We had the good fortune of connecting with Stewart J. Zully and we’ve shared our conversation below.

Hi Stewart J., how do you think about risk?
As an artist it is important to be objective about how far out on a limb you should go. I had the opportunity to co-produce a film in LA with some name stars, but I also had my full time job to deal with back in New York. Through co-ordinating it out, I was able to do both. Other instances, it’s important to weigh your options and have perspective. As far as artistic choices, it is always important to keep challenging yourself, to help you grow. Uta Hagen said, “Your art is your choices.” Never forget that the next best thing to getting a job is turning one down. It reminds you that you are in control.

Can you open up a bit about your work and career? We’re big fans and we’d love for our community to learn more about your work.
I have been an actor for over 40 years, a director for part of that time and, more recently, a writer. I often say, in school I was taught to act, but I was not taught how to be an actor. It’s important to learn how to deal with the word “no,” since actors will hear that all the time. You must firmly believe in yourself and your talent before anyone else will. In the past years I have been more conscientious in choosing projects that have social relevance. During the pandemic I wrote and directed two short films available for free on Youtube, the front lines and Two Steps Back, both about how resilient we are during this unusual and challenging time. I am less concerned with entertaining my audience than I am in trying to get us to understand who we are as people. I recently came out with my memoir, MY LIFE IN YANKEE STADIUM; 40 Years as a Vendor and Other Tales of Growing Up Somewhat Sane in The Bronx, and in one chapter I raise the point that “We are all minorities; it just depends where you are standing.”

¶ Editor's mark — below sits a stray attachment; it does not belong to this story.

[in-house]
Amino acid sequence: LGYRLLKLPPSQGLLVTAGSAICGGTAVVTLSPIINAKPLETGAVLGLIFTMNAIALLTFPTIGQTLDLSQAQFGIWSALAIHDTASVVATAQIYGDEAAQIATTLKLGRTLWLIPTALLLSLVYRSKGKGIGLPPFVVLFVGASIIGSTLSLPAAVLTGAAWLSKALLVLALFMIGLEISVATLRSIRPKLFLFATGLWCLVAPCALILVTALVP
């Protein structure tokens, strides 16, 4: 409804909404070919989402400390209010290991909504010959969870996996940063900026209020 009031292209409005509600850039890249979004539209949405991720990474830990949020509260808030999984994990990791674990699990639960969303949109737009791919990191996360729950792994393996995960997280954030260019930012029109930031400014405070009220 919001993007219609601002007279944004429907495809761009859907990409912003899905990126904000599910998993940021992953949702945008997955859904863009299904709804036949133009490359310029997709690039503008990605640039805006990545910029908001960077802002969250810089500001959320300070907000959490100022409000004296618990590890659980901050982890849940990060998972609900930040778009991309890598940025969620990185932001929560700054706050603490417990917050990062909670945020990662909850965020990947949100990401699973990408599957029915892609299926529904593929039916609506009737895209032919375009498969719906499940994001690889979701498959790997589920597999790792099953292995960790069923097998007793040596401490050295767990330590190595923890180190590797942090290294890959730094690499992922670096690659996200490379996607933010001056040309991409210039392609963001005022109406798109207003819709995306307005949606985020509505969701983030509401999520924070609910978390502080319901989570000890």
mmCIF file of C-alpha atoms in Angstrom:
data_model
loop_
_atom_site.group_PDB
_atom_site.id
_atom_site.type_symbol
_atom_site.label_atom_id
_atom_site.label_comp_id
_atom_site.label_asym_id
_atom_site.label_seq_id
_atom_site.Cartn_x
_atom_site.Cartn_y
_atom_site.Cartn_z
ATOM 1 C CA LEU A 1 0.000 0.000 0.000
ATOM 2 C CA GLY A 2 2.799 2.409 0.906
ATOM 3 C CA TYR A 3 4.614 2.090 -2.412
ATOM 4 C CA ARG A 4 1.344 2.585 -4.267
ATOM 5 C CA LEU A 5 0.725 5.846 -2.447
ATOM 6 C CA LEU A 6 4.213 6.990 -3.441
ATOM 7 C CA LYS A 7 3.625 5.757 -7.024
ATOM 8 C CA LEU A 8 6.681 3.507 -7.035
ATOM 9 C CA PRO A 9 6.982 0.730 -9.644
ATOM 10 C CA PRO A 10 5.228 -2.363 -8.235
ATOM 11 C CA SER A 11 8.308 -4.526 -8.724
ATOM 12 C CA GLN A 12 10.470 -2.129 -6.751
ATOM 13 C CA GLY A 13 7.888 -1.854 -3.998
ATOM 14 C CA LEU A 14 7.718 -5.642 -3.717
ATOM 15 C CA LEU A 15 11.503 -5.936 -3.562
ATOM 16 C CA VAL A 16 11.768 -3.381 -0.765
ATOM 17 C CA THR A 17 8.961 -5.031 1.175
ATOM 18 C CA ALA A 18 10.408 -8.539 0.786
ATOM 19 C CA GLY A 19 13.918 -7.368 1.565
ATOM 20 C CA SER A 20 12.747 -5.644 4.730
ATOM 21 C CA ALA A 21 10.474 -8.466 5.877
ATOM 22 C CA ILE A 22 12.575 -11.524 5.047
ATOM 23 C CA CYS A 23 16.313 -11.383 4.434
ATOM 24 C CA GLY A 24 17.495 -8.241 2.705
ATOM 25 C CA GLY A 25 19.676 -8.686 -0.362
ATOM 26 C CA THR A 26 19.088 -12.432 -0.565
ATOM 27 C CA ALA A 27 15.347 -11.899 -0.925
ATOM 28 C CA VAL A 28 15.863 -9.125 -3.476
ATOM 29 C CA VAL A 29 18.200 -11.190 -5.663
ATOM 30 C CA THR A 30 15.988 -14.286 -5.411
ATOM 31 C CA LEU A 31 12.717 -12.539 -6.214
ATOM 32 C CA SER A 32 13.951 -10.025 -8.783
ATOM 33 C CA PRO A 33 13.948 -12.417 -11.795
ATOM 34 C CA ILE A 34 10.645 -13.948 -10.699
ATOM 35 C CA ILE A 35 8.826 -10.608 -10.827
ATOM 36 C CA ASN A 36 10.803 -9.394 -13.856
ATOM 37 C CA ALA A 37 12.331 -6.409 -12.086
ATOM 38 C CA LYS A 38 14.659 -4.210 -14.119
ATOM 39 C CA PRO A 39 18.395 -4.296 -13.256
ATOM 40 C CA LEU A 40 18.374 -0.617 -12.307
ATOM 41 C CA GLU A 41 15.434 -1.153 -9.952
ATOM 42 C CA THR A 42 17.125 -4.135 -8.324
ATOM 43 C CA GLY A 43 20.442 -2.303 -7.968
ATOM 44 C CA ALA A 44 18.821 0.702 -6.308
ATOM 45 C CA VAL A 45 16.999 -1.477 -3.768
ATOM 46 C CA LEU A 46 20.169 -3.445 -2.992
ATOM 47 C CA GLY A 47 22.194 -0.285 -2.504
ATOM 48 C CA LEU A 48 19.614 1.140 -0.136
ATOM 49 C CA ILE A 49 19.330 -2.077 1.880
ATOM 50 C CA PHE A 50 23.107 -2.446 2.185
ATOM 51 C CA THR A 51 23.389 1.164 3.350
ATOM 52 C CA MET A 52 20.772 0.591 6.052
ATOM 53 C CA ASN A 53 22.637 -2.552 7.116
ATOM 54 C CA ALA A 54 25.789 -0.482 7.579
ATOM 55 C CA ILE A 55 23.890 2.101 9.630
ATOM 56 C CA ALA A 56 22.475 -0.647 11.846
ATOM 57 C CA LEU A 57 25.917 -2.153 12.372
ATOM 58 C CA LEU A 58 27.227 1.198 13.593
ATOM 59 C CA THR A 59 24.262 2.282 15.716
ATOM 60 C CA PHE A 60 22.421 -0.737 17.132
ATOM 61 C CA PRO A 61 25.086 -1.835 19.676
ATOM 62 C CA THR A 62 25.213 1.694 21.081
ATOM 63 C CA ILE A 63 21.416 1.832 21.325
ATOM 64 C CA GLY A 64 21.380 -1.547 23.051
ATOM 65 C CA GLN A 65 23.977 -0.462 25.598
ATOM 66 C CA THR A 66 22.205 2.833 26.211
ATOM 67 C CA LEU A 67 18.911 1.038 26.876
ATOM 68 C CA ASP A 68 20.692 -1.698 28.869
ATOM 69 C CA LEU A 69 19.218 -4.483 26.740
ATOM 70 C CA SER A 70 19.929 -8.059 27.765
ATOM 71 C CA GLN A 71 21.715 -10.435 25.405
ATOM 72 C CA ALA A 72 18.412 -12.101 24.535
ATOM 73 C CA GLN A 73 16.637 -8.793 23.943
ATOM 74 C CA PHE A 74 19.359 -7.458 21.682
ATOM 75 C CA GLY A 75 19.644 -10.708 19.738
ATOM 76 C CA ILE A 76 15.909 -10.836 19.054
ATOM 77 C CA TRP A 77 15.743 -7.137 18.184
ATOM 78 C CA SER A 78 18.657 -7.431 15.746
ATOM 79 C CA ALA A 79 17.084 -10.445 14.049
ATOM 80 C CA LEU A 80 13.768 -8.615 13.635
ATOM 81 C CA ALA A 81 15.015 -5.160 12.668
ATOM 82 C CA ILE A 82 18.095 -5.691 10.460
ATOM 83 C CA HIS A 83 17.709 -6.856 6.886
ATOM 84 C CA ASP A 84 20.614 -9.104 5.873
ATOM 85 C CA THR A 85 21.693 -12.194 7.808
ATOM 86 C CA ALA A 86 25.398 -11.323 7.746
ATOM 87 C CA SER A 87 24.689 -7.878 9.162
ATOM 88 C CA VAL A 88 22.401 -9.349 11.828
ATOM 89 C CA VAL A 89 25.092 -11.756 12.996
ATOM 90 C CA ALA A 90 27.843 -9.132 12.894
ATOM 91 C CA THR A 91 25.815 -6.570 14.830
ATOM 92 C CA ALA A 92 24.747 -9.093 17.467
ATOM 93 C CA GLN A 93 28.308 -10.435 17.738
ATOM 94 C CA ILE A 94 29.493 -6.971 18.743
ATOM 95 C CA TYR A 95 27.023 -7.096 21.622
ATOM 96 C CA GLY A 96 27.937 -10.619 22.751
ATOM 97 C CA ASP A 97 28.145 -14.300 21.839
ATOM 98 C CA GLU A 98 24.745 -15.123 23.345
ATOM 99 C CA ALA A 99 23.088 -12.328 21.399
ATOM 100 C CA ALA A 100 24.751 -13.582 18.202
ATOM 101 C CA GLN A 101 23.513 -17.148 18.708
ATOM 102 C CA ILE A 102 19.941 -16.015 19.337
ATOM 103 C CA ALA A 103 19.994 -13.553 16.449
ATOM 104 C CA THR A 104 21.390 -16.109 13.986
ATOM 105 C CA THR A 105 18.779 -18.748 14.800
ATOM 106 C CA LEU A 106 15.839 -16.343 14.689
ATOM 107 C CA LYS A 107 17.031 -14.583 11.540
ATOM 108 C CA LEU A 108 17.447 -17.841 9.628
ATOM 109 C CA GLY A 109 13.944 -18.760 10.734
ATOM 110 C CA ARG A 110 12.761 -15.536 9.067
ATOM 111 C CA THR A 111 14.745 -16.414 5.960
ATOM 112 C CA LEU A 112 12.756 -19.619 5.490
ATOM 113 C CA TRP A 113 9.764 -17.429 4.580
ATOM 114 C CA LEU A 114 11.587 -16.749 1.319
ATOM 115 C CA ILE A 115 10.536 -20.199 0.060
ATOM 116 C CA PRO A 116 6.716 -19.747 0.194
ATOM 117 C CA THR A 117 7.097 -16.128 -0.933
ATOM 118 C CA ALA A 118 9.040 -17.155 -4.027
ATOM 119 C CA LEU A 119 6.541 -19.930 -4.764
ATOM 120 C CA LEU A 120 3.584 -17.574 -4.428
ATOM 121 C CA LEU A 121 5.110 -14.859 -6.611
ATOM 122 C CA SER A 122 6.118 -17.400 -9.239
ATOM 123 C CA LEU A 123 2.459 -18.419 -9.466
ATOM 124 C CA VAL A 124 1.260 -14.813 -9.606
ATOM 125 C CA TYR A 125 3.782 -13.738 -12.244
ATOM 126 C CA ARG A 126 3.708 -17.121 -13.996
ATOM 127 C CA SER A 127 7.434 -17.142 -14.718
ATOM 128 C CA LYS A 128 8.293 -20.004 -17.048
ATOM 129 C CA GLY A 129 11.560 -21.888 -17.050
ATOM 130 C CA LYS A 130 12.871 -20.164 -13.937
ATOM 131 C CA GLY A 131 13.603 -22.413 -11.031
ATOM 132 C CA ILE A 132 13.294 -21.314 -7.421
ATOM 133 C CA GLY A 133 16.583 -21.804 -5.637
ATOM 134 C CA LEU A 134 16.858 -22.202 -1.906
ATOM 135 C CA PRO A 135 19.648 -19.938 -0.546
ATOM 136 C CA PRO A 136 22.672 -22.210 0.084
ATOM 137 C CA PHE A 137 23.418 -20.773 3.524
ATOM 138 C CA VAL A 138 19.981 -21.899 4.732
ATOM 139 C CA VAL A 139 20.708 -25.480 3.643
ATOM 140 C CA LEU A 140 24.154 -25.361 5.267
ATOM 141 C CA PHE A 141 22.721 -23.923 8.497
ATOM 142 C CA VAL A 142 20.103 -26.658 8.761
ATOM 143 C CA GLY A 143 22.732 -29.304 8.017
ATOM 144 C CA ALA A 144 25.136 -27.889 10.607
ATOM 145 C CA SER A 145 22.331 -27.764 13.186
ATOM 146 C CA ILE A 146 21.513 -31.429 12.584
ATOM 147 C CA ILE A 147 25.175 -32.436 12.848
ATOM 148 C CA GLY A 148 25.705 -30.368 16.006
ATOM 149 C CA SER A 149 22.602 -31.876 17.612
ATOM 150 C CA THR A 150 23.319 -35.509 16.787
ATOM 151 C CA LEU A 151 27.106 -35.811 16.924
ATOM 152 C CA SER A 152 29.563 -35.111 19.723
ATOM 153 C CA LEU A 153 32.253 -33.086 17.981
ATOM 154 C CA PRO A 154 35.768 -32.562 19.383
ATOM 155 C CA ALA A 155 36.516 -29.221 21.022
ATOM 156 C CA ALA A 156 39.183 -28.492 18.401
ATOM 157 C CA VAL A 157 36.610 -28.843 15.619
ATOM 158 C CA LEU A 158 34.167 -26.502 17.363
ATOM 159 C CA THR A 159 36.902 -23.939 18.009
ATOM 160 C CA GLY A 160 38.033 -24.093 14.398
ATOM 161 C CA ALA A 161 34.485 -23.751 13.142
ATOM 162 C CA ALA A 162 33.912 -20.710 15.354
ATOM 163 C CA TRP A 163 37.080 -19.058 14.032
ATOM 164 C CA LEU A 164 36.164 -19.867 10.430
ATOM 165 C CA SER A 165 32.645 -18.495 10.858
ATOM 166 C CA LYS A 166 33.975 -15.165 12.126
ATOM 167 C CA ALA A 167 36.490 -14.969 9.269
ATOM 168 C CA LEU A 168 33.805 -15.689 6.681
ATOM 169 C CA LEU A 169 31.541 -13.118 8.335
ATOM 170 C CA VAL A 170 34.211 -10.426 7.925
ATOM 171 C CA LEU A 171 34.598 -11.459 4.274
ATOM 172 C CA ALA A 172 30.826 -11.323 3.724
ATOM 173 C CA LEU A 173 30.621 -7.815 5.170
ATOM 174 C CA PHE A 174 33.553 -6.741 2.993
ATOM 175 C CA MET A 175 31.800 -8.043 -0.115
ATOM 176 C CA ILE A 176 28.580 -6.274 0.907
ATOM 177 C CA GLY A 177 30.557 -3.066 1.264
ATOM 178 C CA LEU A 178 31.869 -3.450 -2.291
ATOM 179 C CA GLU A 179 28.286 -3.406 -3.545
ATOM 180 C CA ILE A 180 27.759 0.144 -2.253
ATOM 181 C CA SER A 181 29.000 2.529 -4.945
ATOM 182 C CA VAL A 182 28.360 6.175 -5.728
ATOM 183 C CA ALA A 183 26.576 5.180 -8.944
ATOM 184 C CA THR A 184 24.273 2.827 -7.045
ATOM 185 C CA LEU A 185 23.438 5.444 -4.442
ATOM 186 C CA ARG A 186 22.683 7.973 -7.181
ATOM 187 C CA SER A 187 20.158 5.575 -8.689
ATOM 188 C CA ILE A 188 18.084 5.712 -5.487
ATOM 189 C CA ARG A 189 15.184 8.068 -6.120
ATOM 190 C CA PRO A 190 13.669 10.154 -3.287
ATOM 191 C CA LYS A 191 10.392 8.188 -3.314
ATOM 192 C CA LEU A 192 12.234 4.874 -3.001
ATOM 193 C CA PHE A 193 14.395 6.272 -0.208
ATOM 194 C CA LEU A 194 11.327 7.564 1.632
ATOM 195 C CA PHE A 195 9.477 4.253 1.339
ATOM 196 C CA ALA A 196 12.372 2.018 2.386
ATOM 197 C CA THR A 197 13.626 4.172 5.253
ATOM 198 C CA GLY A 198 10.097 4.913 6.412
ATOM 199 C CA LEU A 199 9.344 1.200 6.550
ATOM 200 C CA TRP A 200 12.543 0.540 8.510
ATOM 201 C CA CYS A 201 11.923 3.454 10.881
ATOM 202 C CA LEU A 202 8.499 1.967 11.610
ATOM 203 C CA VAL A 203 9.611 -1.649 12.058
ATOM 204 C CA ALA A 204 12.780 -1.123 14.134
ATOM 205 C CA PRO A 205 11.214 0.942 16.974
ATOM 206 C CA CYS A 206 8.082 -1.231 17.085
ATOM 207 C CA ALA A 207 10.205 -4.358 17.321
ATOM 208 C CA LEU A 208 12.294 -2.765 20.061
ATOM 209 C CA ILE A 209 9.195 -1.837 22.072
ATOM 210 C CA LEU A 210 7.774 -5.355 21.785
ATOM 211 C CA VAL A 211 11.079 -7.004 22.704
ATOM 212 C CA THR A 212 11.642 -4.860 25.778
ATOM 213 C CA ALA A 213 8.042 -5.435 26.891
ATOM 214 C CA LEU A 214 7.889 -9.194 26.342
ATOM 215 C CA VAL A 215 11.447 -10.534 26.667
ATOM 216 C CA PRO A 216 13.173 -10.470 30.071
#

If you had a friend visiting you, what are some of the local spots you’d want to take them around to?
I would definitely take them to Versailles, for the best Cuban chicken ever, and also Musso and Frank’s for a cocktail, the over 100 year old watering hole where WC Fields and others drank and had fun. I would take them to the Grand Central Market to meet people, taste different foods, and take in the hustle and bustle of this great city. We would have to ride up the coast on the PCH-people come from all over the world to check out surfers and see the great Pacific Ocean. And I would have a party in my backyard and show off my wonderful friends…all vaccinated, of course.

Who else deserves some credit and recognition?
My wife, Sharon March. She helps me sort out my choices, encourages me, challenges me…all of it. We were together many years ago, then lost touch for 24 years. She then saw me in a commercial, contacted me, and we were able to thankfully get back together. She brings insight and perspective to my artistic choices, as she is a fine artist and graphic designer. I am blessed to have her back in my life.

Website: stewartjzully.com

Linkedin: www.linkedin.com/in/Stewartjzully

Youtube: Stewart J. Zully

Image Credits
Left to right, top to bottom 1. the front lines, a short film by Stewart J. Zully 2. Two Steps Back, a short film by Stewart J. Zully 3. My Life in Yankee Stadium, memoir 4. from the stage play Nowhere on The Border, by Carlos Lacámara 5. from the stage play Martha, by Elle Malaver 6. from the stage play Two Sisters, by Gail Louw

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